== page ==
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Filmmaker seeks to give voice to those whose stories are untold

Aimée Barry Broustra communes with a horse in a scene from her documentary “A Horseback Ride to the Soul.”

Aimée Barry Broustra communes with a horse in a scene from her documentary “A Horseback Ride to the Soul.”

SANTA FE, N.M. — The way Aimée Barry Broustra looks at it, making a film is a lot like riding a horse.

“You can’t have the reins tight during the whole production,” she said. “You need to ride a horse with a firm but gentle hand.”

And so it is in film-making. Guiding, but not dictating. Being willing to listen to feedback. Trusting those you work with.

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Such trust was essential in her latest documentary, “A Horseback Ride to the Soul,” which won Best Documentary at January’s New Mexico Filmmakers Showcase in Albuquerque.

The 29-minute production, which features local resident Kelly Wendorf demonstrating aspects of her horse-based EQUUS coaching in non-predatory living at Bishop’s Lodge Resort, also was shown recently at the Taos Shortz film festival and is making a few other stops before returning for the Santa Fe Film Festival in December.

“It was shot in a day and a half,” Broustra said, adding that she moved to France for a brief time after that. “I loved and trusted my crew. I gave them my visuals and my ideas, but also told them, ‘You’re free to do what you want to do.'”

The story started out as a written memoir but morphed to a video, she said. “I really do believe there’s a movement out there,” Broustra said, not only of developing a more collaborative relationship in working with a horse, but of offering horses as partners in therapy for humans.

“If we allow them, horses can be our guides,” said Broustra, who added that she started riding in her early 20s, took a break when the family moved to a more urban area and resumed when she moved to Santa Fe.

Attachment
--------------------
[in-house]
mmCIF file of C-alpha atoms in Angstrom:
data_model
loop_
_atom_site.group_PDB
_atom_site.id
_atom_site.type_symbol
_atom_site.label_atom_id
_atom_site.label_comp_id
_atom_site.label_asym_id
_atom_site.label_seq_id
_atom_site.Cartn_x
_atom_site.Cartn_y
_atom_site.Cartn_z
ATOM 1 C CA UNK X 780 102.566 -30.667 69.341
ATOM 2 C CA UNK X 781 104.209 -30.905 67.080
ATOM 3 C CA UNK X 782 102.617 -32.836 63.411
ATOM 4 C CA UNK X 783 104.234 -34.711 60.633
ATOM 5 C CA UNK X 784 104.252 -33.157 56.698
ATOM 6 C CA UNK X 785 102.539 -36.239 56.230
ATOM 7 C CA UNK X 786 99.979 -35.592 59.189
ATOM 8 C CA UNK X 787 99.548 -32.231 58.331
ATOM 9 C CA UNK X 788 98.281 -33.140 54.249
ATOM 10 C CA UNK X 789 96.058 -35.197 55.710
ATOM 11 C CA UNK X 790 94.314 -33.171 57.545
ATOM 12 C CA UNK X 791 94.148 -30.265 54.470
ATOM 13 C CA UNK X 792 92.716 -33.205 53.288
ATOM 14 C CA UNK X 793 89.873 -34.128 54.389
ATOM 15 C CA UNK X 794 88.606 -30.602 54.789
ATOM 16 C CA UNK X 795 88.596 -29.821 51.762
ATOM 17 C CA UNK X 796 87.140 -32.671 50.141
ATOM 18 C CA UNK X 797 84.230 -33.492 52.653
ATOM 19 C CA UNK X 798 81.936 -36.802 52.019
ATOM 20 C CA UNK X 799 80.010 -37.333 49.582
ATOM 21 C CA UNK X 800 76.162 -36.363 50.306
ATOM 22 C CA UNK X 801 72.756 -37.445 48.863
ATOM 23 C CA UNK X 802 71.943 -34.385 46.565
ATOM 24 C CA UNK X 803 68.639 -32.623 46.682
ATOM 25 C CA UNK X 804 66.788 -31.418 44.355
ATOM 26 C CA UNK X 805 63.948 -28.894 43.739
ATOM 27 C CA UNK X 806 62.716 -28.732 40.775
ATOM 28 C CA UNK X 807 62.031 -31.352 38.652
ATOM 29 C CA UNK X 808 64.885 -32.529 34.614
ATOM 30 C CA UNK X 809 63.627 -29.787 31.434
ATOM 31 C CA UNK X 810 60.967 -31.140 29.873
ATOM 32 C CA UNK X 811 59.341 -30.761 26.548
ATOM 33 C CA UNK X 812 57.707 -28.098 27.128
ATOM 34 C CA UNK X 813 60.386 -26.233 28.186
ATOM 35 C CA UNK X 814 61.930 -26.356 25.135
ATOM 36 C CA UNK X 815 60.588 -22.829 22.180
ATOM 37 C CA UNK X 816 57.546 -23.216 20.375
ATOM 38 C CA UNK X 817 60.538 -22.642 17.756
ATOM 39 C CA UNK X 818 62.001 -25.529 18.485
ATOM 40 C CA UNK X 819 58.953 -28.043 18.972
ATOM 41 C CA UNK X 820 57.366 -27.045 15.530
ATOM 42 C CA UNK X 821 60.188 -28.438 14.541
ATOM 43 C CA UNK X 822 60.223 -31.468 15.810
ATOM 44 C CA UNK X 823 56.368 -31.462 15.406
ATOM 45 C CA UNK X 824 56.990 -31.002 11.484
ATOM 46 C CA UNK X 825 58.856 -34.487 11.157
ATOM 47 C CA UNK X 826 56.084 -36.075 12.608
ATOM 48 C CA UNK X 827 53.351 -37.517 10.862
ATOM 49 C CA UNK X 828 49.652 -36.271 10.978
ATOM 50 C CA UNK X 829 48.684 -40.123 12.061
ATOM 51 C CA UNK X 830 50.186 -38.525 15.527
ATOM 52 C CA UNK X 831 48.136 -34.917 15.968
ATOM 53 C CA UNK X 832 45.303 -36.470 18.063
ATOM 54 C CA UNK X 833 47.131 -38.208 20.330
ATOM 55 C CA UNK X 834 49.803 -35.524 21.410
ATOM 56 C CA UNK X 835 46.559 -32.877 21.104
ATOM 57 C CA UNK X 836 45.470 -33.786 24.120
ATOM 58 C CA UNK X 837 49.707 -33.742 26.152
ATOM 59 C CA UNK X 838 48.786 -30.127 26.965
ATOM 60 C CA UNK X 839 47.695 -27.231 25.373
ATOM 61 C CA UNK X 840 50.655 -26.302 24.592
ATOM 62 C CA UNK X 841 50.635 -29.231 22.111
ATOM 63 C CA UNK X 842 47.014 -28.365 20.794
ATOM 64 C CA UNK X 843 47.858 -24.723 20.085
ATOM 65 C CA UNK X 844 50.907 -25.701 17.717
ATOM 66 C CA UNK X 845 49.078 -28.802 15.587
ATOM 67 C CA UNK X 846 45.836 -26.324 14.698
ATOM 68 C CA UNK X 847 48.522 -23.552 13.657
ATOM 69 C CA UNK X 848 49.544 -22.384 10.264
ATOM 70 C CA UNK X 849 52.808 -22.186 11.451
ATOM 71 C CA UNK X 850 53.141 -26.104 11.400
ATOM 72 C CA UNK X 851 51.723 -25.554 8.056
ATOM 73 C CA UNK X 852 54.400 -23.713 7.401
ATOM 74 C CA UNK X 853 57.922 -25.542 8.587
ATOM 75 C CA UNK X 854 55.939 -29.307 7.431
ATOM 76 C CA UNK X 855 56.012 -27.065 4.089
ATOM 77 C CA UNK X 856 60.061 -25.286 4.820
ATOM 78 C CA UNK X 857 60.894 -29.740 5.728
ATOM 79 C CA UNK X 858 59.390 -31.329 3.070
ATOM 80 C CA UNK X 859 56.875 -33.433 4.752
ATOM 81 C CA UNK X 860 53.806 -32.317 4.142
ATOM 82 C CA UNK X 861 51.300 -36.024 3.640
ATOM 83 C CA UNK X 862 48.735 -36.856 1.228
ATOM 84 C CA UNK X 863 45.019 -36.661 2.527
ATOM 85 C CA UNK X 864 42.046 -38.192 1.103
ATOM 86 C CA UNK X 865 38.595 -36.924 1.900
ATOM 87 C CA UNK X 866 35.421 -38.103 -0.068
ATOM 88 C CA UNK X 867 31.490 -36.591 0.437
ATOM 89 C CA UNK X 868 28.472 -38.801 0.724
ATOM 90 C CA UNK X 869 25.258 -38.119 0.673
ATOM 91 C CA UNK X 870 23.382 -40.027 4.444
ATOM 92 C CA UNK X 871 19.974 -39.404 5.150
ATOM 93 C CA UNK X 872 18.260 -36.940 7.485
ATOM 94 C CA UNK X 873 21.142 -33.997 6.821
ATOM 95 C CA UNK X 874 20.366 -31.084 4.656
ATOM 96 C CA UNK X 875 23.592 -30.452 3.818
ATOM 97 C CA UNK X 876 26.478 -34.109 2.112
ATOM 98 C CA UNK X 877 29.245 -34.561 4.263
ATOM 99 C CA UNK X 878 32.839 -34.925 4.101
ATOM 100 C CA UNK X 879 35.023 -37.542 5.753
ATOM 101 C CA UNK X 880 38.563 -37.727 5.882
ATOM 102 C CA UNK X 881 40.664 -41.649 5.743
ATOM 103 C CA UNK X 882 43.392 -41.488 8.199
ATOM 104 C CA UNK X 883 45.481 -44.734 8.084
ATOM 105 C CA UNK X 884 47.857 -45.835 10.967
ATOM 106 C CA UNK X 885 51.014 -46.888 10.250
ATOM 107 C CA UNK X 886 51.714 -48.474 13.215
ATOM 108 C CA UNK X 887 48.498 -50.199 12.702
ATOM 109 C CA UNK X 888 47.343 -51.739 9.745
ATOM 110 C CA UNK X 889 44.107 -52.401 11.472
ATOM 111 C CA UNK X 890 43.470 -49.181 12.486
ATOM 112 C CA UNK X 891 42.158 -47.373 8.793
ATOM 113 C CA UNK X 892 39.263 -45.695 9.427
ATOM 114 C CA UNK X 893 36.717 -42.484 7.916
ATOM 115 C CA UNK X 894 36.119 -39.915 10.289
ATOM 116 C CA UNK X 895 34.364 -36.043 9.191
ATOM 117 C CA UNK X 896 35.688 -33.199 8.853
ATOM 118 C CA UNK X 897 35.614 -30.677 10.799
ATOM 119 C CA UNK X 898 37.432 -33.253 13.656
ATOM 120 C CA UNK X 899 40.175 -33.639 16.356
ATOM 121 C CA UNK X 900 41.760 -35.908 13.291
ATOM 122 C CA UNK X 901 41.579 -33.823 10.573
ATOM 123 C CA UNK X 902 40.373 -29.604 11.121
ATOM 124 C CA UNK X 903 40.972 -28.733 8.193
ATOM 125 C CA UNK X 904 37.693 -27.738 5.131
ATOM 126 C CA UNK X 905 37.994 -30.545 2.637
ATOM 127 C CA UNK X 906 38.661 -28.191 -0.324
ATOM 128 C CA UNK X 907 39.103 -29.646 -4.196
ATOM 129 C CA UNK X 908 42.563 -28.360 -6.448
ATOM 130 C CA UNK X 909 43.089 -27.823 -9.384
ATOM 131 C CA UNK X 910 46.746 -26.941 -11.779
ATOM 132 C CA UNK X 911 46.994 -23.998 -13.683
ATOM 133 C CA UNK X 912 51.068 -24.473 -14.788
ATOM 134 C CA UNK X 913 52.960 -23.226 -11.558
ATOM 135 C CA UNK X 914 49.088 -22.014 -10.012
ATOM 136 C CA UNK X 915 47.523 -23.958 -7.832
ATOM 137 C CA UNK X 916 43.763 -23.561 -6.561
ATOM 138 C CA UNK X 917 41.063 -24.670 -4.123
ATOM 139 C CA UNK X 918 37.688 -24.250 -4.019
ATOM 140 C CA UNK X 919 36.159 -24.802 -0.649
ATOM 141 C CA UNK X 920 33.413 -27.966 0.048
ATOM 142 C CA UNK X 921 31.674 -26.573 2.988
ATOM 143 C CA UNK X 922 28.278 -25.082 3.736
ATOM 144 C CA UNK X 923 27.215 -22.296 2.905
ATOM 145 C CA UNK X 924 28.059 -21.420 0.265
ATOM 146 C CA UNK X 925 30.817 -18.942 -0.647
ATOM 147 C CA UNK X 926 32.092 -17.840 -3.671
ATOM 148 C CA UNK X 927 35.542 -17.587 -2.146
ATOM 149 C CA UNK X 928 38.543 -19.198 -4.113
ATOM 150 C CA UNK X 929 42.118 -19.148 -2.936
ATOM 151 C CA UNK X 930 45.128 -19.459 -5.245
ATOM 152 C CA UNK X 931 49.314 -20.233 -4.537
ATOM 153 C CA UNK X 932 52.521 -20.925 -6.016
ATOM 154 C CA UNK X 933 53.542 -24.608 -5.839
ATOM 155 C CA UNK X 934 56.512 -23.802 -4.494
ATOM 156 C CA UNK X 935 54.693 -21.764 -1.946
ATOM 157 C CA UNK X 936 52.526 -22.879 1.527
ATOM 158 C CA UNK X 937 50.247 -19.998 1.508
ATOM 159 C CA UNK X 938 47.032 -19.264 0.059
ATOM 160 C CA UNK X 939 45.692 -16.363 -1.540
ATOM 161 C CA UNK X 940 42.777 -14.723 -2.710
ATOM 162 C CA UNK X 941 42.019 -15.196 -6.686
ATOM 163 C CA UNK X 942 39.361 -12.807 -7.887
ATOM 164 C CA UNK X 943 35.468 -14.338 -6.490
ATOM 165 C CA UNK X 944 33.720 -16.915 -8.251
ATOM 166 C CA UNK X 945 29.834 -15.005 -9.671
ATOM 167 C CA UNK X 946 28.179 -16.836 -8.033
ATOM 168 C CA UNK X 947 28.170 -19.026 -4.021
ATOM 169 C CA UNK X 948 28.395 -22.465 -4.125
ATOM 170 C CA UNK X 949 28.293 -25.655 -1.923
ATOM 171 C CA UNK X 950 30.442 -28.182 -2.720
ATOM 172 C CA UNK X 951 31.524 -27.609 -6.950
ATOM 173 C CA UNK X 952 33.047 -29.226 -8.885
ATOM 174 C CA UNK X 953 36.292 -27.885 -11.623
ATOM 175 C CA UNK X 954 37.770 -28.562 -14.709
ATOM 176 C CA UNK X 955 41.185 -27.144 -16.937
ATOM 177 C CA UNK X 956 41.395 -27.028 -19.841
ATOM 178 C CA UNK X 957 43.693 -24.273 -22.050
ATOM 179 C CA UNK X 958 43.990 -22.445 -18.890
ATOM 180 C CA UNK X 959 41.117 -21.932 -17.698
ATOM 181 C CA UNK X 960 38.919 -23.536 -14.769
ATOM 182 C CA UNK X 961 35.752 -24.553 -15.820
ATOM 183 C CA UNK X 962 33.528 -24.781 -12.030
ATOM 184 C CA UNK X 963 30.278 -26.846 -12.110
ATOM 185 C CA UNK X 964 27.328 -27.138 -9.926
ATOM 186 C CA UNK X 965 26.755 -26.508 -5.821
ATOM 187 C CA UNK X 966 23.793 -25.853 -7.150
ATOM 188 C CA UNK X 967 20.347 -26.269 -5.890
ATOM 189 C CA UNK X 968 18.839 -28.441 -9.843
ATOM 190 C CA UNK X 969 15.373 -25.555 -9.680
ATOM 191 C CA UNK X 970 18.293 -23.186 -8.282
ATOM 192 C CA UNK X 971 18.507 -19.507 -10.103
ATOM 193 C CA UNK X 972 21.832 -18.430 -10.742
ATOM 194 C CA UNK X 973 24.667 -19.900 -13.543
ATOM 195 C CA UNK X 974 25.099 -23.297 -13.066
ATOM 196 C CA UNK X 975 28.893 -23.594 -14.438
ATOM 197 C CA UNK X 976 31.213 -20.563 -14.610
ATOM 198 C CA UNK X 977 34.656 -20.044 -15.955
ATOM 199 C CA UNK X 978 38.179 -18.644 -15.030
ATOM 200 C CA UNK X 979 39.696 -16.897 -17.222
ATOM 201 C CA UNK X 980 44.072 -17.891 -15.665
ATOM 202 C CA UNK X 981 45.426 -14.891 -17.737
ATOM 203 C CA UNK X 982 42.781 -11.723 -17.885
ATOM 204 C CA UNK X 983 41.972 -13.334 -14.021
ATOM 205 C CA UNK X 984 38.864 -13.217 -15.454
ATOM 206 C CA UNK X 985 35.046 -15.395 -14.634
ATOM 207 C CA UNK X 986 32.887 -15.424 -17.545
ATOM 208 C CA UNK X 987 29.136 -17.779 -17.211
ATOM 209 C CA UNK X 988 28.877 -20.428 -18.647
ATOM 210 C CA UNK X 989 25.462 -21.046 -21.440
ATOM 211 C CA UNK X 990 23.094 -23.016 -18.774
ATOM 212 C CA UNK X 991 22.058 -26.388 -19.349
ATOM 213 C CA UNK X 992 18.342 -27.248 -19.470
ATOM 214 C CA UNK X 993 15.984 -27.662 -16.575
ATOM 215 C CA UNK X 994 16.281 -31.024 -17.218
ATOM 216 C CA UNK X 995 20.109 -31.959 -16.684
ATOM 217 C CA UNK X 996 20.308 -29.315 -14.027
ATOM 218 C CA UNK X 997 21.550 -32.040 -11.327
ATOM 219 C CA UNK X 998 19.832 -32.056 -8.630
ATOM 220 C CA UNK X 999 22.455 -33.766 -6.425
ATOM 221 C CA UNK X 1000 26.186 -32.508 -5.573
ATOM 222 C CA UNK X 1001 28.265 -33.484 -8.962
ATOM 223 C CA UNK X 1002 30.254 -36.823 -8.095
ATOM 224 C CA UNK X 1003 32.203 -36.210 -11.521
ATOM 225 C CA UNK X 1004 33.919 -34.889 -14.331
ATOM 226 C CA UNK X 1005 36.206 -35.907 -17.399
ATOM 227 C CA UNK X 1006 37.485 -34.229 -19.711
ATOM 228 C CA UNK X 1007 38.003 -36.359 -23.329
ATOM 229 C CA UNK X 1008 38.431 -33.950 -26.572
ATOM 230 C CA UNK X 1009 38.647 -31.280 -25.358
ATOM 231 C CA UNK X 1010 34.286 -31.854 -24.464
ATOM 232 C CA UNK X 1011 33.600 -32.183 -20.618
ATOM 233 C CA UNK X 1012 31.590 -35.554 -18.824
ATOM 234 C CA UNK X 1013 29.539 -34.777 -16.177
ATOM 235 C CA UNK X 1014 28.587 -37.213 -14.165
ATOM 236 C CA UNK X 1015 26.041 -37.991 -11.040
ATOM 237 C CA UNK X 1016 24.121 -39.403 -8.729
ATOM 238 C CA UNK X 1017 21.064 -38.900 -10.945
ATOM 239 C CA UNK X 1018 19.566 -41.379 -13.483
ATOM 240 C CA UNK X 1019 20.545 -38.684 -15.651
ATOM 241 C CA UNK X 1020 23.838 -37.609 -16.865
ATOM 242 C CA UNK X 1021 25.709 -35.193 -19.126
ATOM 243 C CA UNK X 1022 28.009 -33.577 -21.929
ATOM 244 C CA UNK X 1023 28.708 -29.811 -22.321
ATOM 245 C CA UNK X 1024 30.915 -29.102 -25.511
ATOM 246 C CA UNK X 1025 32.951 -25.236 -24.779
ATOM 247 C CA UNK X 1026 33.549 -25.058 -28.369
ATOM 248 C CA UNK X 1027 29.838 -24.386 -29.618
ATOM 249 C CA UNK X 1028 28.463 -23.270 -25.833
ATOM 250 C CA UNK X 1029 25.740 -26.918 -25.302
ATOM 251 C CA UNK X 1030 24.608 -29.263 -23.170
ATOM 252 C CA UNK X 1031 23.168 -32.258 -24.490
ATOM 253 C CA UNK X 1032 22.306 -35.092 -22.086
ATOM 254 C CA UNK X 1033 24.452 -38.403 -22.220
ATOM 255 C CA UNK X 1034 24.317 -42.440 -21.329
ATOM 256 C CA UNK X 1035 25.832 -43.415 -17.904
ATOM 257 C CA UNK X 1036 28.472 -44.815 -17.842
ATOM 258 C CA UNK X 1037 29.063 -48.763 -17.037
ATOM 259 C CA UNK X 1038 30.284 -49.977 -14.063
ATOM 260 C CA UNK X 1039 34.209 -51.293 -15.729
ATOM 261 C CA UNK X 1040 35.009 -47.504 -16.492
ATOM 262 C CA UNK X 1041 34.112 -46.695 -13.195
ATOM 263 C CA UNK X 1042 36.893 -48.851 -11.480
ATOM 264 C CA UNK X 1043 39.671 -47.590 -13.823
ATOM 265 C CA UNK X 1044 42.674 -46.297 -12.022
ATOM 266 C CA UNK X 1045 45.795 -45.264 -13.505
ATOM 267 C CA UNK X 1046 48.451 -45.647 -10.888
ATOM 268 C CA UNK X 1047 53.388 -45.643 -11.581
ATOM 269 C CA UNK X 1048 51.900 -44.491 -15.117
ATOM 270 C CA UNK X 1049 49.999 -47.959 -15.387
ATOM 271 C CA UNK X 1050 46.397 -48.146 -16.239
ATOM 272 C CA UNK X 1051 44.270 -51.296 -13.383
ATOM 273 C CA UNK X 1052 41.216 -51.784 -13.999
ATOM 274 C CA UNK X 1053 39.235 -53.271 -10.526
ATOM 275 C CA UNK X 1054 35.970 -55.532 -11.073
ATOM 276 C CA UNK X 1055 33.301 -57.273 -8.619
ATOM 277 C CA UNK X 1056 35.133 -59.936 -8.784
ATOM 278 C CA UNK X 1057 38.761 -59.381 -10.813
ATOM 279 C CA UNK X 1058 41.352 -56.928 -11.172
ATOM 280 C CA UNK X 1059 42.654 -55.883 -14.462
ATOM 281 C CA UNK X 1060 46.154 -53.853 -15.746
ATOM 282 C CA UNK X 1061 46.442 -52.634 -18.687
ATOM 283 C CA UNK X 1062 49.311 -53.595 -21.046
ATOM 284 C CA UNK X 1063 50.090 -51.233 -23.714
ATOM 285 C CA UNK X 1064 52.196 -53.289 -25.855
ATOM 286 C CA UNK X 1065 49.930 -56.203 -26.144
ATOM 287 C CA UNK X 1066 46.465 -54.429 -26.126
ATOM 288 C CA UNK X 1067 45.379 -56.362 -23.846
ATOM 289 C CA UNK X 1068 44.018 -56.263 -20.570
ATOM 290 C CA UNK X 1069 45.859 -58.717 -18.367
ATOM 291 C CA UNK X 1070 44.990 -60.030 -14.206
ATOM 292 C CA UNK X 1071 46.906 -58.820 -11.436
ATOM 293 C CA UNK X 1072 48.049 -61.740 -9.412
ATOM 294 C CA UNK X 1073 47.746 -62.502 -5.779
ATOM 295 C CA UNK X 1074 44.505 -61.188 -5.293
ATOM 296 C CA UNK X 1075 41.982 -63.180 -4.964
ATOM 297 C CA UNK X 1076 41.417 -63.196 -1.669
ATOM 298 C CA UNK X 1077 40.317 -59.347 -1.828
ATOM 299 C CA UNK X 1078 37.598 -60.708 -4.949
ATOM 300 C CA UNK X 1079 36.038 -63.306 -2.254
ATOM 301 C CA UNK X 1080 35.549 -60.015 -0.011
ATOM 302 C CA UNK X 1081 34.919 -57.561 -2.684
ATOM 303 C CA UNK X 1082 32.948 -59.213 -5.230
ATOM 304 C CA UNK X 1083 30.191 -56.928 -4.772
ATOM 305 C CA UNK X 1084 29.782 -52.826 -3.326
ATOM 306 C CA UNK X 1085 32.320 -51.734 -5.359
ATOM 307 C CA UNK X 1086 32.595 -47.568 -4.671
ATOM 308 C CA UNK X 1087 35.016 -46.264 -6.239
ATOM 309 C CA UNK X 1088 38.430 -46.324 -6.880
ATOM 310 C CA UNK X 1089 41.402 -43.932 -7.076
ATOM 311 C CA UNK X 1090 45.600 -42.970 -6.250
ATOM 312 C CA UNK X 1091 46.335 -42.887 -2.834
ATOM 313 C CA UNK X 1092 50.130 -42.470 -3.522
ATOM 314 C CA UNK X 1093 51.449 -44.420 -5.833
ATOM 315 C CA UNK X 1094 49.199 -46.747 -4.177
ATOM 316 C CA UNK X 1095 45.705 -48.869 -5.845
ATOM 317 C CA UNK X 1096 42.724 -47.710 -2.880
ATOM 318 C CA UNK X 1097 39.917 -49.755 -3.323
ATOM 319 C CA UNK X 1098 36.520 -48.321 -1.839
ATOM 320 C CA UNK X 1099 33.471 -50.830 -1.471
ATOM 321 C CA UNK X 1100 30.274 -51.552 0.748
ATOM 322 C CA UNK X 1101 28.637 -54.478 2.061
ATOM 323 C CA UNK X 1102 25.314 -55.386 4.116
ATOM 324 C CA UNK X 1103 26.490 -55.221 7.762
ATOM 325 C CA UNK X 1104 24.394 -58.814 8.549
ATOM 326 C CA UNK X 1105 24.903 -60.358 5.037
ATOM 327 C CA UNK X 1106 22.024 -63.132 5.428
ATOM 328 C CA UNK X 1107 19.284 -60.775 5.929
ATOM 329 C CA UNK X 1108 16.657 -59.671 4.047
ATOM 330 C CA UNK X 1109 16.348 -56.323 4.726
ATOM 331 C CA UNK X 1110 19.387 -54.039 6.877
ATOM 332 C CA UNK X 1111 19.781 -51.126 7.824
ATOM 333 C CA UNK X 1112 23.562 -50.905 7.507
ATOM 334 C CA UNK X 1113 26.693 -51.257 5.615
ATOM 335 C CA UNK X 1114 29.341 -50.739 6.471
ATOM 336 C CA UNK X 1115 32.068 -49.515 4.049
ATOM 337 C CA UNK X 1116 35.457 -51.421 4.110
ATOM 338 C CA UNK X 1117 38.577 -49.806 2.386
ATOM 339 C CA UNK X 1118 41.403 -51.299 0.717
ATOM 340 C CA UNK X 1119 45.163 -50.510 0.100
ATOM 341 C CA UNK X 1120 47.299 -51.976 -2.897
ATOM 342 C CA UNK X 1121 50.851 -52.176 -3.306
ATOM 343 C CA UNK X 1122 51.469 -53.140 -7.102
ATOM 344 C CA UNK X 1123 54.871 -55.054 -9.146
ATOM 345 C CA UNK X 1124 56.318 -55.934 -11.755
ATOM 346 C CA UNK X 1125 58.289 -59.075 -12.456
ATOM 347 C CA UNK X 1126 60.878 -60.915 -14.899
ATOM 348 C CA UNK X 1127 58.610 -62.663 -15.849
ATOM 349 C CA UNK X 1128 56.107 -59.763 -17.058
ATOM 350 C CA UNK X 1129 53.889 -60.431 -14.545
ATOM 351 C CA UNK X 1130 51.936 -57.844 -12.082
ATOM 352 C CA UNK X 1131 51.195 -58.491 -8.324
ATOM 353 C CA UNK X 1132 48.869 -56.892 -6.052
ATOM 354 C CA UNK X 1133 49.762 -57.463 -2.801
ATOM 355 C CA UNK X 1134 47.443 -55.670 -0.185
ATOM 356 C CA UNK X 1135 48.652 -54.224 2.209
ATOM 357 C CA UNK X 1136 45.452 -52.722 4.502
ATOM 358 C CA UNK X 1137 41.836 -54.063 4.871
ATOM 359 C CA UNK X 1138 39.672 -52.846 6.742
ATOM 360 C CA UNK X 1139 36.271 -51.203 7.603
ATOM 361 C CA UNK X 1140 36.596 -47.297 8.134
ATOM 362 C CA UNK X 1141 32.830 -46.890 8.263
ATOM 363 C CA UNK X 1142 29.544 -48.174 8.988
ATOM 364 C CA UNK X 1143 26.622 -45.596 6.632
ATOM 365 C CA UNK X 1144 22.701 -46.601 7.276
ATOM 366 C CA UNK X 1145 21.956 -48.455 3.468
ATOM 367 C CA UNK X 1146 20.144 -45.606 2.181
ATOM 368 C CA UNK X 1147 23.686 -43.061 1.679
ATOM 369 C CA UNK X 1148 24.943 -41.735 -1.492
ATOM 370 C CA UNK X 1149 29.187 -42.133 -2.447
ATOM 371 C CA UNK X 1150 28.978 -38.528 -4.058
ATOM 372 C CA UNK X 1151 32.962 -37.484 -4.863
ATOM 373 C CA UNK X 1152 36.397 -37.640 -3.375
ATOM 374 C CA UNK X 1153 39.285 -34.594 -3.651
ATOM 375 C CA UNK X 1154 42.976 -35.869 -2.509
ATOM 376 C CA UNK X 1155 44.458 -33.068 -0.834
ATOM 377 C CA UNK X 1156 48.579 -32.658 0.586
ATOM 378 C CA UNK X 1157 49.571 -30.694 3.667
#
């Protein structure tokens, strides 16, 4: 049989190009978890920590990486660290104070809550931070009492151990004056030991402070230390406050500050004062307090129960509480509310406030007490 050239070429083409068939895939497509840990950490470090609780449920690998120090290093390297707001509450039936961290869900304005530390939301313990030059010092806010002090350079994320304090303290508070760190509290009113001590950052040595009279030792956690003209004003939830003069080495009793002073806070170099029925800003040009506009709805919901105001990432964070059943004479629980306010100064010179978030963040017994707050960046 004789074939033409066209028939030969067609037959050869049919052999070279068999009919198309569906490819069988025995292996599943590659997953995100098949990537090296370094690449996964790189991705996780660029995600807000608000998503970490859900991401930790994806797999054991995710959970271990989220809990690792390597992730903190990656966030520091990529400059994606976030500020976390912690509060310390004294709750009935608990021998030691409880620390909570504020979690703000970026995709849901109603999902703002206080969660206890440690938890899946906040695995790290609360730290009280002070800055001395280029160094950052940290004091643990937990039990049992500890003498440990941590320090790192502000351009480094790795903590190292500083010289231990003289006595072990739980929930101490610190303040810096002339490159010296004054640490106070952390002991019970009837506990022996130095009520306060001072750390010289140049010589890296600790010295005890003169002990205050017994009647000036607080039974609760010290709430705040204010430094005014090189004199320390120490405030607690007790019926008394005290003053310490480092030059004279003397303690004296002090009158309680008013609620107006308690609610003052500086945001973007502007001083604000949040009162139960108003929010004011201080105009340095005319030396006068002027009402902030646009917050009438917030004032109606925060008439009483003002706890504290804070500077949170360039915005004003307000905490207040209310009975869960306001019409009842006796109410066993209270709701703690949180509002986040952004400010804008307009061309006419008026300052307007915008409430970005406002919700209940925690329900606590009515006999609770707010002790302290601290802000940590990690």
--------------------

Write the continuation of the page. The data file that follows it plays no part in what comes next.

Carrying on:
People in thrall to an old philosophy of trying to exert control over society can learn from horses how to let go, she said.

Aimée Barry Broustra, a writer, producer and director, founded Camino Vérité Films in Santa Fe.

Aimée Barry Broustra, a writer, producer and director, founded Camino Vérité Films in Santa Fe.

Move to film

Broustra did not aim for filmmaking as a career early on. She attended St. John’s College in Santa Fe for a while before heading back to her home ground to attend Temple University’s dance program in Philadelphia. “I loved it,” she said.

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She did some theater and tried writing – “I love to tell stories” – but wasn’t always successful in selling her written work. “My literary agent said, ‘Can you write a screenplay?'”

Broustra not only wrote a screenplay, but filmed “Have You Seen My Wife?” in New York state, using friends from tae kwon do and others in the production.

After her husband bought a business in Santa Fe, they moved here and Broustra enrolled in the Graduate Institute at St. John’s – she had liked her previous experience there and wanted to make more of it.

Meanwhile, in an earlier writing class, she had been working on a screenplay, “Bring Back the Day,” for which she started researching Tewa culture. In a Santa Fe Prep newsletter, she came across an item about a mentoring program for Pueblo youths to learn their native Tewa language.

“That story really spoke to me. It’s a story of inspiration, of hope, something that needs to be highlighted and shared,” she said. “So much on the news is depressing.

“I told my husband, ‘Someone should make a movie on this,'” she said.

That “someone” turned out to be her. She made “The Young Ancestors,” which has aired on PBS and has been shown in festivals around the country. “I’ve been invited to show it at a conference in Montreal,” she added recently.

And all that was without any real background in filmmaking. But one valuable thing she learned at St. John’s, Broustra said, is that “you can teach yourself to do anything if you ask the right questions.”

In her Santa Fe-based business, Camino Vérité Films, “I’m a one-man band at this point,” she said. “I hope that changes with the features.”

She has gone back to work on “Bring Back the Day,” which tells a tale of emotional and cultural divides between a Native American teen and his non-Native father.

She’s also arranging to subtitle “A Horseback Ride to the Soul” in French, in hopes of showing it in Switzerland and perhaps Monaco.

And if there’s anything else that rouses her passion, it’s the lack of women and their point of view in the movie industry.

“It’s changing, but it’s so male-dominated and with male-dominated stories,” she said. “Our society has been too long heavily weighted to the male perspective.”

If certain people’s stories aren’t told, it’s as if they don’t exist, Broustra said.

So look for her to try to change that, telling stories of people who may not have been heard in the past.


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